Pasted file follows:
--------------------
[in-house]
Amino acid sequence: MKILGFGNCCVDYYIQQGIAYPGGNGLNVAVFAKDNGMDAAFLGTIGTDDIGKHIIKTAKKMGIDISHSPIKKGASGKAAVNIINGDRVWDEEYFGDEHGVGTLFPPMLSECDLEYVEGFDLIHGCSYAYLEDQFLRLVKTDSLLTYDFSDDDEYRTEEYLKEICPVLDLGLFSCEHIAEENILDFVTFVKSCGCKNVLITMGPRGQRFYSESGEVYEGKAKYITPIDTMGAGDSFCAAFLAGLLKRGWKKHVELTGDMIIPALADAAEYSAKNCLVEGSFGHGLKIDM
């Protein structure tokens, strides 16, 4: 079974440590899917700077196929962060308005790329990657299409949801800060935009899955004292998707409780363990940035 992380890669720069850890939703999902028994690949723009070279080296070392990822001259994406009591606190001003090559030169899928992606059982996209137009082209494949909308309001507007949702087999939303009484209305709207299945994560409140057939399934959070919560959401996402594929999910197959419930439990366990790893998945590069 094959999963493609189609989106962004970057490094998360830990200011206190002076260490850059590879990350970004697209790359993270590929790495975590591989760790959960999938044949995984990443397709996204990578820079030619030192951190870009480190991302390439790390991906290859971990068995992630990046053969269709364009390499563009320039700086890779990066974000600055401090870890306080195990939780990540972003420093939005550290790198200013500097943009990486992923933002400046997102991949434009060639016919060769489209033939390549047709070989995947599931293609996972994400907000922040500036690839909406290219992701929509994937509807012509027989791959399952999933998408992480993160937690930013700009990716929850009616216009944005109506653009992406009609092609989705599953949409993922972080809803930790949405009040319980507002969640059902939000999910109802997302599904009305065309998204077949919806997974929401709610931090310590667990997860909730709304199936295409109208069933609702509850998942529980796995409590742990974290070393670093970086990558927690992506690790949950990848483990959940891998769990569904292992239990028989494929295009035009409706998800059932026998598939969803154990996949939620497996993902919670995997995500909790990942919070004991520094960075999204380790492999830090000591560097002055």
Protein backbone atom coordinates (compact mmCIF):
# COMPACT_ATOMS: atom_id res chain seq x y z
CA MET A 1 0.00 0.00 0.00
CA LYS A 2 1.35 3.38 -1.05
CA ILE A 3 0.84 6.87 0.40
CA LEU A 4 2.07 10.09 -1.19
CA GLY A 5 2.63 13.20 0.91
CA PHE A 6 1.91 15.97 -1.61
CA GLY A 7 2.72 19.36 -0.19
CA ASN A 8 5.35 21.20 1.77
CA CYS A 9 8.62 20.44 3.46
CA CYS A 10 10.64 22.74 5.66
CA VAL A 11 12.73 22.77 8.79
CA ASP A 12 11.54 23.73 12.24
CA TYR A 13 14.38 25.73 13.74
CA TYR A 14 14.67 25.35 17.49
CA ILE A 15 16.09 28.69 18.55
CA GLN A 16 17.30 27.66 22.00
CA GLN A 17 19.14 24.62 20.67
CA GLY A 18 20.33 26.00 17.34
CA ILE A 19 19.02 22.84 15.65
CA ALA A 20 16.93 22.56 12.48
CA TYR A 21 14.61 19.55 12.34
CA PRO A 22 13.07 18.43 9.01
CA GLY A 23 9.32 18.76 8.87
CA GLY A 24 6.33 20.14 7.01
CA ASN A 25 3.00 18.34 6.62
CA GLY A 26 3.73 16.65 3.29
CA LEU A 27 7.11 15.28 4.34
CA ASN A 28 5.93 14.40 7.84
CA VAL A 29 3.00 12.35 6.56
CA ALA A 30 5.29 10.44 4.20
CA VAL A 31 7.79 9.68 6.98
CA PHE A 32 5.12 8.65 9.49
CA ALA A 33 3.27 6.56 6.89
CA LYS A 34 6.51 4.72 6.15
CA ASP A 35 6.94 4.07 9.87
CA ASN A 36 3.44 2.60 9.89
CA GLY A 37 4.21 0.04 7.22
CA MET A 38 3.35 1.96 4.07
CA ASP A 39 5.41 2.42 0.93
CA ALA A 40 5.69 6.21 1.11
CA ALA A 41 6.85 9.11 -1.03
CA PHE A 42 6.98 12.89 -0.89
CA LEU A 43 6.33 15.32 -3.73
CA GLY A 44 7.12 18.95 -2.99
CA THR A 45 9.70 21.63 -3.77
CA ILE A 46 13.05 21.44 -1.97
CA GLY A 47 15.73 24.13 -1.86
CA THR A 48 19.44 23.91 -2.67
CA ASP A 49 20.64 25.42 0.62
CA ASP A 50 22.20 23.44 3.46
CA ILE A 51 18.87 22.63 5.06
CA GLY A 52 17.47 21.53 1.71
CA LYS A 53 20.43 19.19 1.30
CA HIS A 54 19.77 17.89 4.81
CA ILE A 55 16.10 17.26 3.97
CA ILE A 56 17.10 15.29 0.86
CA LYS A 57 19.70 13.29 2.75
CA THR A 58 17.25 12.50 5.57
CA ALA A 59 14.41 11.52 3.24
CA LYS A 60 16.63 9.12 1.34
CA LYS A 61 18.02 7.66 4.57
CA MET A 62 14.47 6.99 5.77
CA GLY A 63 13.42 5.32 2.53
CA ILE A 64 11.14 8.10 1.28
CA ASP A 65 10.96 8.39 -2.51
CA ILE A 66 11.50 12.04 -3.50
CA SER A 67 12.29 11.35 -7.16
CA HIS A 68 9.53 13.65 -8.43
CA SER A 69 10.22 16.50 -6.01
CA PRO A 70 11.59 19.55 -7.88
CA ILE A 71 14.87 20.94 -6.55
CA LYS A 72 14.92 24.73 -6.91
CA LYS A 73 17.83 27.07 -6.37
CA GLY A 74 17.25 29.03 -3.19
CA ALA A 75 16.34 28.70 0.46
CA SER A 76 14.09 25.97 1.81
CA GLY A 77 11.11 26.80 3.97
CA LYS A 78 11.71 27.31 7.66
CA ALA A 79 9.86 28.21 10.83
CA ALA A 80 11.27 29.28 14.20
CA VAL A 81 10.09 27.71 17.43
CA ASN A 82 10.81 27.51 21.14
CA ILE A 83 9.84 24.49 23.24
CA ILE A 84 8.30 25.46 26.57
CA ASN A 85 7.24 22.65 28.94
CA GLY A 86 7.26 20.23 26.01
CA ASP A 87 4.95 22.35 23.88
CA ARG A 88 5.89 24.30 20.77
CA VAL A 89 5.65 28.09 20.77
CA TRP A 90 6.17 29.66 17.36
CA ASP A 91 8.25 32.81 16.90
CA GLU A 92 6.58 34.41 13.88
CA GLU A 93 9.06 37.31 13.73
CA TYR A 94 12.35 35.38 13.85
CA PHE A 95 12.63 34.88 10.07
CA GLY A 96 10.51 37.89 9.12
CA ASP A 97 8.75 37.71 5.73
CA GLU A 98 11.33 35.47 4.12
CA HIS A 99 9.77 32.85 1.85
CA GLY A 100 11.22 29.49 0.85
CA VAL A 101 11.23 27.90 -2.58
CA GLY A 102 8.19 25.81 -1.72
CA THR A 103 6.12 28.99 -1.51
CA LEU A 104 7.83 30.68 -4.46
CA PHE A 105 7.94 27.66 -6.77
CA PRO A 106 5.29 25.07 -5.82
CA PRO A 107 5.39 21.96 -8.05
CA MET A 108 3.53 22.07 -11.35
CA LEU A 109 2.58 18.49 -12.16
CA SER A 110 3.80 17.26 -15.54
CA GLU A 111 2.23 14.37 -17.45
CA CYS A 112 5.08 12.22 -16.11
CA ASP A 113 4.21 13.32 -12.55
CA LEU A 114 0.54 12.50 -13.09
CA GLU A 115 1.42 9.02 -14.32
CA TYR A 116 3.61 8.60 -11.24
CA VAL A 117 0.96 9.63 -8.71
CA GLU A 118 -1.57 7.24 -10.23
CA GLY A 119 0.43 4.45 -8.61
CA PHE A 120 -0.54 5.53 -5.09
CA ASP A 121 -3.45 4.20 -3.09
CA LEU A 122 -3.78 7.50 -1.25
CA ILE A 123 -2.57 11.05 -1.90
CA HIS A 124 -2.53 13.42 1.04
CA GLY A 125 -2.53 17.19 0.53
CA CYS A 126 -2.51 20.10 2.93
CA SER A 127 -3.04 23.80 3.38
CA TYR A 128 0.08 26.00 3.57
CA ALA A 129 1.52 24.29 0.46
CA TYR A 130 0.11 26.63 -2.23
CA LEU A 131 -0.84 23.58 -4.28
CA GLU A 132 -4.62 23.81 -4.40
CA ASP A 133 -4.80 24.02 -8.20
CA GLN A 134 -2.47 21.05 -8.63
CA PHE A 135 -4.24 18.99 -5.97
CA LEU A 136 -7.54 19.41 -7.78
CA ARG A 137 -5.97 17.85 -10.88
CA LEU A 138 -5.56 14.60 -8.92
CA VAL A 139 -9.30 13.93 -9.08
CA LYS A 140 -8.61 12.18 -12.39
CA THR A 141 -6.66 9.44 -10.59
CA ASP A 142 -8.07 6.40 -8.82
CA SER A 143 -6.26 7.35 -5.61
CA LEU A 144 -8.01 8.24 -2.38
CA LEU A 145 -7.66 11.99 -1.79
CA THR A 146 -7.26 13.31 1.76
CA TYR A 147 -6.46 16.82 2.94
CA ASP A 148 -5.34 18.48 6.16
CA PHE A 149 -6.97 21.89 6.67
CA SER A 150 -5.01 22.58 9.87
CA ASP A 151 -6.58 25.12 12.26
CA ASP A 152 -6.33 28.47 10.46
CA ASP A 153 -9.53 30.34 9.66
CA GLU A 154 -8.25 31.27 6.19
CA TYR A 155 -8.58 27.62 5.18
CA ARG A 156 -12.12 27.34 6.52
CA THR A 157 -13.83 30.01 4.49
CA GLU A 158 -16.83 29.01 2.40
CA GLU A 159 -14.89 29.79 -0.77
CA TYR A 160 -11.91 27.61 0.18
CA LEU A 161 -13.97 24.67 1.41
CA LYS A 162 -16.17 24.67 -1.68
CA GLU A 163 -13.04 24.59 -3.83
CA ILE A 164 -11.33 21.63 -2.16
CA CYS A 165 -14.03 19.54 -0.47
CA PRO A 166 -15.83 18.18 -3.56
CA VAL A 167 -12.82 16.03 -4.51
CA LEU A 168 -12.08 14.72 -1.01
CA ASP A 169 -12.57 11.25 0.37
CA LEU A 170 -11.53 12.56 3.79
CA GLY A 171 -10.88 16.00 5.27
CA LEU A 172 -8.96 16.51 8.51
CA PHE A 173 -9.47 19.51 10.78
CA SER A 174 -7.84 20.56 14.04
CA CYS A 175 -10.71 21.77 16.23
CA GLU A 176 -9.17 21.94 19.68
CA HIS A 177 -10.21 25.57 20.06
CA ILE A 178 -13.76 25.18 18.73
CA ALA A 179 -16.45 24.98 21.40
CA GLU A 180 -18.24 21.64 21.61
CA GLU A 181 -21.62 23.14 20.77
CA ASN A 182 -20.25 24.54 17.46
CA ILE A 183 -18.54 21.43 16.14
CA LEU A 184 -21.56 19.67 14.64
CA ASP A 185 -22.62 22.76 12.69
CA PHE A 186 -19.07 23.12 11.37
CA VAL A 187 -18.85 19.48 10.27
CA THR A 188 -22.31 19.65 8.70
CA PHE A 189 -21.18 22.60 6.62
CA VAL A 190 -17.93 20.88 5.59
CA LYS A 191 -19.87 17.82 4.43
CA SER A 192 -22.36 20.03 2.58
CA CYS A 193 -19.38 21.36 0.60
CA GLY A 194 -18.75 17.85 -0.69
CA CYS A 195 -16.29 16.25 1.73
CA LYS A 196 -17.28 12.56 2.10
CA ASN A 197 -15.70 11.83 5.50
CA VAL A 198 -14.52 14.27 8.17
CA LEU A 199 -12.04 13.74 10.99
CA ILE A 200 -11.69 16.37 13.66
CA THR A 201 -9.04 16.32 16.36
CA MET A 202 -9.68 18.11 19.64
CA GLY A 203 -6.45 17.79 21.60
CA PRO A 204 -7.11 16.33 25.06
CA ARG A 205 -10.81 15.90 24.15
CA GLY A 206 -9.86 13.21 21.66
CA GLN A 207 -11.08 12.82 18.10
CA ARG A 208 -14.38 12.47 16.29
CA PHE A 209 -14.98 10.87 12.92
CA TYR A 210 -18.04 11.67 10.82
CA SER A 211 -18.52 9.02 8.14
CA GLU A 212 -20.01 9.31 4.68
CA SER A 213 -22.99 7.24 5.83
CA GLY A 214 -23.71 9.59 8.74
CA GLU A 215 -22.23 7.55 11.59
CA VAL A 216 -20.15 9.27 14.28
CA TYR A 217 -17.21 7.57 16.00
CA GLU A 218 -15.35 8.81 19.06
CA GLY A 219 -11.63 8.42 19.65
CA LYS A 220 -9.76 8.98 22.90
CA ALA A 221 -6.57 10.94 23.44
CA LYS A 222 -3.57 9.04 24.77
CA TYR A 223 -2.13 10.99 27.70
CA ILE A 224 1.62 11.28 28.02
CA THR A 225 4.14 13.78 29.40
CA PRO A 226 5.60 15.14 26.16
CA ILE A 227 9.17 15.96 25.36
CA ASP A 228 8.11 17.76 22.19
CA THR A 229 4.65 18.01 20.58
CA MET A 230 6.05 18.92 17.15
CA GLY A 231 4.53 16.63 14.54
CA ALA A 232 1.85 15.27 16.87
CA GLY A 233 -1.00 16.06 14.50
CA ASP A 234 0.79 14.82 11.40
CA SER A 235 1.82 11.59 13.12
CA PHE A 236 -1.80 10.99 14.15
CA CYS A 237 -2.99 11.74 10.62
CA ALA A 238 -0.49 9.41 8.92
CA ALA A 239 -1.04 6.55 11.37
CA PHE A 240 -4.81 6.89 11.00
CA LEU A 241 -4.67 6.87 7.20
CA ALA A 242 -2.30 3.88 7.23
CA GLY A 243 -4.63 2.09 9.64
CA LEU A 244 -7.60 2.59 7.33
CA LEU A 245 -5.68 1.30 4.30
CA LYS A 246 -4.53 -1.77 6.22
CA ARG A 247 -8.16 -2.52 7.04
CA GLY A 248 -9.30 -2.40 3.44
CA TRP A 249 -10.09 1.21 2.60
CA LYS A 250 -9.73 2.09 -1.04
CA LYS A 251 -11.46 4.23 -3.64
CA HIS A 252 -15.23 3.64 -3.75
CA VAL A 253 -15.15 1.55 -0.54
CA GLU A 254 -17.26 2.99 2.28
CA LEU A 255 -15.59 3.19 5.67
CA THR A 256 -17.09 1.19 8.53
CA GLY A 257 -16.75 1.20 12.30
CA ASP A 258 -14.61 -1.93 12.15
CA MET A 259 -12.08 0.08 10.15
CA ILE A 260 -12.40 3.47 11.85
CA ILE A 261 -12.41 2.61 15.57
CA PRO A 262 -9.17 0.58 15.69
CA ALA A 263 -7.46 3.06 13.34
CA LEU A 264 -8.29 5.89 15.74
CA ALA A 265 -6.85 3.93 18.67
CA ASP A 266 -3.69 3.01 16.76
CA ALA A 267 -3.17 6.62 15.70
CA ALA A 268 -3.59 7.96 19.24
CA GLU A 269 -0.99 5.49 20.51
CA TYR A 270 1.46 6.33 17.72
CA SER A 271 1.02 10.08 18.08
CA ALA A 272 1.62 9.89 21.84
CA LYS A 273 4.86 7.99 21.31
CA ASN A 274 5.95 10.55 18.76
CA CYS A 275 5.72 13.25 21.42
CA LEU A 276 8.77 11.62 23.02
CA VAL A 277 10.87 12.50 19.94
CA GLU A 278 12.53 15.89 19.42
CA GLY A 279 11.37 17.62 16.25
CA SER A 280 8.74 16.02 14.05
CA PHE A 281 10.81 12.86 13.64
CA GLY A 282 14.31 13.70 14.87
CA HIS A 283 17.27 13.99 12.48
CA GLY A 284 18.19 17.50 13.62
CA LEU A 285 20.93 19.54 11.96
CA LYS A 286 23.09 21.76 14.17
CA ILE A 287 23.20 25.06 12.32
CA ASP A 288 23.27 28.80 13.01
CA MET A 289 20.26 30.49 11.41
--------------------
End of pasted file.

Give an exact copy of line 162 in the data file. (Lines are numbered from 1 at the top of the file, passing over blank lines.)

CA THR A 157 -13.83 30.01 4.49